Note that this article contains spoilers.
To be honest, I’ve been humming and hawing about whether to add my two cents to the already muddled debate surrounding Batman v Superman: Dawn of Justice. The problem is, like most things, it’s funny to kick something when it’s down. No one, myself included, expected much from it. The casting of Ben Affleck as Batman was always going to be a controversial move, one which may have had critics and fans frothing at the mouth to tear Zack Snyder’s effort to shreds before it even made it into cinemas. Is it a great movie, no absolutely not. Yet, that doesn’t mean it’s a terrible movie.
I had little to no expectations going into Batman v Superman, in fact I wasn’t all that bothered. But a rainy day decided otherwise and my wife and I mosied on down. There was a rather amusing notice on the screen door informing audiences that there is no after credits scene, which is probably the most polite way to tell paying customers to “eff off” without actually saying it.
It was a rather nice twist to kick things off with the events of Man of Steel, making the scene feel more human. Personally, I loved Man of Steel, but many were quick to point out the sheer scale of destruction carried out by Superman (Henry Cavill) in his battle against Zod (Michael Shannon). But the keyword there is ‘battle’. You have two aliens with unimaginable strength. Of course this isn’t going to be an after school punch up by the bike shed, it had to damn near destroy an entire city to properly portray their strength. But in BvS, the scene becomes eerily similar to the 9/11 attacks on the World Trade Centre. The fear, the unknowing, Wayne running into the cloud of dust as buildings topple around him. The scene made you want Bruce Wayne to snap. To go darker than ever previously portrayed. Christian Bale was a fantastic Batman, but he was a bloody whinge at times. With Affleck, you sensed Wayne’s unhinged fury and that is the strongest feature of the movie.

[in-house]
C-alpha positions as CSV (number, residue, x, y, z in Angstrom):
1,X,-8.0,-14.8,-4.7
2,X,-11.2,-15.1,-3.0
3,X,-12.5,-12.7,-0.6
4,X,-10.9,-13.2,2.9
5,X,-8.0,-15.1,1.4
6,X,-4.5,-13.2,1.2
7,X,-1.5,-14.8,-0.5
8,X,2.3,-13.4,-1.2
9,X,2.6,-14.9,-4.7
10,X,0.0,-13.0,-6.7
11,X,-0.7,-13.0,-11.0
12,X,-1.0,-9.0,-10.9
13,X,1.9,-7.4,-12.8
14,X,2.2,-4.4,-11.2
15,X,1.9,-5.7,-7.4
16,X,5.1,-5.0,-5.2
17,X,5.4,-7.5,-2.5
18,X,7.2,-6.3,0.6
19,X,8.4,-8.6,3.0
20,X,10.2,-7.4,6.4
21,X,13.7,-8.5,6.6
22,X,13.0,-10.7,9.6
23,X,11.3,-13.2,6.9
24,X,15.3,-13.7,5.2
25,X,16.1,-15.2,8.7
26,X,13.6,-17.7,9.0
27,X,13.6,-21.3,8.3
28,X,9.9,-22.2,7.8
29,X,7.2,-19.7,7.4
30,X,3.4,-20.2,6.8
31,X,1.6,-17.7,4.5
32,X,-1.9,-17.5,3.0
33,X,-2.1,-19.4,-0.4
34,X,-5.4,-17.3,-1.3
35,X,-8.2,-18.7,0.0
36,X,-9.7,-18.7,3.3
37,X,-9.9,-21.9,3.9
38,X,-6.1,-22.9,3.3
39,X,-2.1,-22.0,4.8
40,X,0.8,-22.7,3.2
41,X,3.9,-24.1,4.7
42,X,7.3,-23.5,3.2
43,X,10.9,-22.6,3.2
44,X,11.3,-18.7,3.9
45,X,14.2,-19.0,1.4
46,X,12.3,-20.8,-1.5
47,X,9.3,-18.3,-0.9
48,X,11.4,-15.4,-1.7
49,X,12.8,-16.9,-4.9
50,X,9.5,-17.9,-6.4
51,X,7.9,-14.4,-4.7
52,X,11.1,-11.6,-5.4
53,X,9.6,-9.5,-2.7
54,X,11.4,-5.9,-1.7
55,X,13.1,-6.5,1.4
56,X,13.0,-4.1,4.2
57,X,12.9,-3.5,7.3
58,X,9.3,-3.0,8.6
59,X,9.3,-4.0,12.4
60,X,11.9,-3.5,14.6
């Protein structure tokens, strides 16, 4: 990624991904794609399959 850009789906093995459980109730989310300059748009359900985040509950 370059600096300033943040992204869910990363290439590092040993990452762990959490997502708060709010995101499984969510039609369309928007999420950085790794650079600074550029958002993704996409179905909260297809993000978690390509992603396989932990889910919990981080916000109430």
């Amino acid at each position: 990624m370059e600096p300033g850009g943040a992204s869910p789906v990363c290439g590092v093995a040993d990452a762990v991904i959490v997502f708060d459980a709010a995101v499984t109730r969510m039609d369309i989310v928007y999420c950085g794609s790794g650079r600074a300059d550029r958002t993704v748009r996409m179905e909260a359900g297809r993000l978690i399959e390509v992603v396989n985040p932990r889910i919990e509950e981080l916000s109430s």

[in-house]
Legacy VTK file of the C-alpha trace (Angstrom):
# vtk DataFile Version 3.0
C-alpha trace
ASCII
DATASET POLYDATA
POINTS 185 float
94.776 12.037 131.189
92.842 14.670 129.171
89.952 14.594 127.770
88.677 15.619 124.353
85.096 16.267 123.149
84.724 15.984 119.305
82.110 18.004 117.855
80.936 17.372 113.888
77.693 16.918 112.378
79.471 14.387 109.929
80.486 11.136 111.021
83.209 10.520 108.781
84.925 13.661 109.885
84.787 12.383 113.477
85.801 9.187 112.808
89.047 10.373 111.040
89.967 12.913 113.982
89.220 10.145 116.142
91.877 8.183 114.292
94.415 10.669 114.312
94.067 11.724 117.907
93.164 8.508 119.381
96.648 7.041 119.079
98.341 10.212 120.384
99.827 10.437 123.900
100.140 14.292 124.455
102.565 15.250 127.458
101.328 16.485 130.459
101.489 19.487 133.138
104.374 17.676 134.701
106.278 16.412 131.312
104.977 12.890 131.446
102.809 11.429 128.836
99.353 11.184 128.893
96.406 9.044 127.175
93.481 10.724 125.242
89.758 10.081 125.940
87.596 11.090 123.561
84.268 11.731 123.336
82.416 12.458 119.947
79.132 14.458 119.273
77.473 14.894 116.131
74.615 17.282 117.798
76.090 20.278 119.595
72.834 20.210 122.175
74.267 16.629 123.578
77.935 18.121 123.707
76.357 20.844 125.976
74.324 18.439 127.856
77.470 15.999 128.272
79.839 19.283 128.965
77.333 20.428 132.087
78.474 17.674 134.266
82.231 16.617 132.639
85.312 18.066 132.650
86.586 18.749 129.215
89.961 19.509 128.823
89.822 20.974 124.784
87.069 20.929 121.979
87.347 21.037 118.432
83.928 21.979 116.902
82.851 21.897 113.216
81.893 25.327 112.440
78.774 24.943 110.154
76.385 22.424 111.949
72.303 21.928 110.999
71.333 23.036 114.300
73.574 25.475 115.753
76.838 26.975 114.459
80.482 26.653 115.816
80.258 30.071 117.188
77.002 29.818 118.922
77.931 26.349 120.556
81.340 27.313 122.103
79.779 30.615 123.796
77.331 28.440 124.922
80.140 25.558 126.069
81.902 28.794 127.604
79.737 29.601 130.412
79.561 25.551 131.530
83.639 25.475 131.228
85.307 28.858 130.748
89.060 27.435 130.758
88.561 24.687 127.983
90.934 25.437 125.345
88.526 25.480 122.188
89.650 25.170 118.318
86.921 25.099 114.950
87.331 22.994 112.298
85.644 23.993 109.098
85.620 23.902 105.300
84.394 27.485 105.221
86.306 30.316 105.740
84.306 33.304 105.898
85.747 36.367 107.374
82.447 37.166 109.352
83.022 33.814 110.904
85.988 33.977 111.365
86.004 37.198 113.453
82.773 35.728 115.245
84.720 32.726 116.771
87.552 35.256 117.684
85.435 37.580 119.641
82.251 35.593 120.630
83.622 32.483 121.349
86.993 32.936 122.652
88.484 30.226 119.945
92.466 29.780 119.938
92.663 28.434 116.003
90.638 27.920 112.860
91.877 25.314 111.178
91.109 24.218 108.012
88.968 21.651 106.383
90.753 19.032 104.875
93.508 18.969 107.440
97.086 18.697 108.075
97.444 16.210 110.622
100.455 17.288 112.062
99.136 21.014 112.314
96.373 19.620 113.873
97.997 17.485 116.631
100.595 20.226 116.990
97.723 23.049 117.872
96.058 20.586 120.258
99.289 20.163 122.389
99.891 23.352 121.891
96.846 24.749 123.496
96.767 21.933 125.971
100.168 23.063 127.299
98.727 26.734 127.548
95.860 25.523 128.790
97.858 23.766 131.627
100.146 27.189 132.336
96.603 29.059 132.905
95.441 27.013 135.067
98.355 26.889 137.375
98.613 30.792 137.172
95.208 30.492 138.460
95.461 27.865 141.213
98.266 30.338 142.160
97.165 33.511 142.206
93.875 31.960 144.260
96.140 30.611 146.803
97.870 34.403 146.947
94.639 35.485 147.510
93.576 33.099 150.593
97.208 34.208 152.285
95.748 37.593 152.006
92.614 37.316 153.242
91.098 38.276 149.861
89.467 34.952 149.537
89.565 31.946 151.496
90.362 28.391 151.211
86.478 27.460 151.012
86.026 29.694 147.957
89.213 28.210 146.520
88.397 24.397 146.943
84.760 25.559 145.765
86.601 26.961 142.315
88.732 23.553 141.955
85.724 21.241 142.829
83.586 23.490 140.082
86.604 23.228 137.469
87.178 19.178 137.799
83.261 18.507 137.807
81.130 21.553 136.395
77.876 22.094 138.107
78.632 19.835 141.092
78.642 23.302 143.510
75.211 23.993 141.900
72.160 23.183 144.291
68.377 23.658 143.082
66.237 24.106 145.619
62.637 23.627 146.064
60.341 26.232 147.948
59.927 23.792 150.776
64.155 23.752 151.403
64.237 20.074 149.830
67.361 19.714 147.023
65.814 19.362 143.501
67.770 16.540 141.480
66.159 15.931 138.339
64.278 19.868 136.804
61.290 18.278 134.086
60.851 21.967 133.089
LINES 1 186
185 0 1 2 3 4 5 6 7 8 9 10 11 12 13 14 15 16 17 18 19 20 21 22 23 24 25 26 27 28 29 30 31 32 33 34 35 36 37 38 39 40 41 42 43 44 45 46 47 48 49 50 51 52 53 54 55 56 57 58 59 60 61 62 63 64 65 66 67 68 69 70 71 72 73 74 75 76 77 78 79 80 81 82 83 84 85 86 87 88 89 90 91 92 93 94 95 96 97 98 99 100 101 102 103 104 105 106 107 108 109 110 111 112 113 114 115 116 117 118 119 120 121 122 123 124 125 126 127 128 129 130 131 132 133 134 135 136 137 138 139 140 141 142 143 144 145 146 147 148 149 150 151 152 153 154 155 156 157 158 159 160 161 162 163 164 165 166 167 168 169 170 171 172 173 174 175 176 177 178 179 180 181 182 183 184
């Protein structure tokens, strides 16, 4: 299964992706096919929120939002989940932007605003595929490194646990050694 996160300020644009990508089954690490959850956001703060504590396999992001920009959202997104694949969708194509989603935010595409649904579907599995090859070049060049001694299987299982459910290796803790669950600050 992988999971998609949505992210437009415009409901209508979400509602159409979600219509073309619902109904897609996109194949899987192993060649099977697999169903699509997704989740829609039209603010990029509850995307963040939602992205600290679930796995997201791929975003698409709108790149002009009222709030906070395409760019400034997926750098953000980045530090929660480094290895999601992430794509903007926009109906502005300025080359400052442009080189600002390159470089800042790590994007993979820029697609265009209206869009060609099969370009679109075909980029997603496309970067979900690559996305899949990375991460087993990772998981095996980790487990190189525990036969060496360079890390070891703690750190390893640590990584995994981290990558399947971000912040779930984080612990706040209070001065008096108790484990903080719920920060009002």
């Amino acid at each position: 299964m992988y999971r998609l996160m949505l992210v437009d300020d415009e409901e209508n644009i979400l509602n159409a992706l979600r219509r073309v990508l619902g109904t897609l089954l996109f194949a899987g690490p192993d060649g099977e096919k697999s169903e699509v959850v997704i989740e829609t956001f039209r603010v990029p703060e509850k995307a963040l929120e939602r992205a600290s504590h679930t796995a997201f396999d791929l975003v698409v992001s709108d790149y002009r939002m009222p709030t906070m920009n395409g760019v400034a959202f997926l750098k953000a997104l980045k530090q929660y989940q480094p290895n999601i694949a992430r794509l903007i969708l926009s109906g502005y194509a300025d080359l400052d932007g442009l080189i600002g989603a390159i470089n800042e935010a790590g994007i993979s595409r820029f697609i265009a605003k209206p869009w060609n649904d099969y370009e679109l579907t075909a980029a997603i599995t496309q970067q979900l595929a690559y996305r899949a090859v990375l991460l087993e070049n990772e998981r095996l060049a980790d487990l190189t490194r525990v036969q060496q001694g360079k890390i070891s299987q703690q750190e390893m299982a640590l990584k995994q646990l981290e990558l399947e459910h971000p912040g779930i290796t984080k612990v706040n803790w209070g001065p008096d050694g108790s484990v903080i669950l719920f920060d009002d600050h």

Without a doubt, Affleck carries BvS. Without him, the movie really would be awful. Henry Cavill doesn’t have a whole lot to play with here. The problem with a character like Superman is once you tell his backstory, you can’t relate to the character. He becomes a dullard. Chasing Lois Lane (Amy Adams) about like a puppy and not adding a whole lot else, and I say that as a fan of Cavill’s Superman. But the blame for the movies flaws lies with Jesse Eisenberg and Doomsday. Many are quick to compare Eisenberg’s portrayal of Lex Luthor to his performance as Mark Zuckerberg in The Social Network. But I don’t see it. Instead, all I see is a poor man’s version of Jim Carrey’s Riddler. If the future of the franchise is to fall at the first hurdle, it will be entirely down to Jesse Eisenberg’s twitchy, irritating, babbling Luthor. The inclusion of Doomsday is another sticking point. Obviously, they needed an incredibly powerful character to finish, but he adds nothing to the movie. He just seems out of place, like an unused Orc from Lord of the Rings that they decided to include. As for the other members of the soon to form Justice League, it was somewhat rushed with DC doing in two and a half hours what Marvel did over the course of 10 years.
So, a good movie that could do better. If you’re thinking about a gander down to the cinema to see it, do so with low expectations. It isn’t nearly as bad as people have made it out to be, yet it is terribly flawed in places. This is very much a more comic book look at The Dark Knight, but don’t mistake that as it being kiddy. I honestly believe that the R-Rated blu-ray release could be the saving grace of the movie. As I stated already, a darker route would help distinguish it from Christoper Nolan’s trilogy. However, if you have been soured by BvS, there’s always a different Batman you can watch in 2017…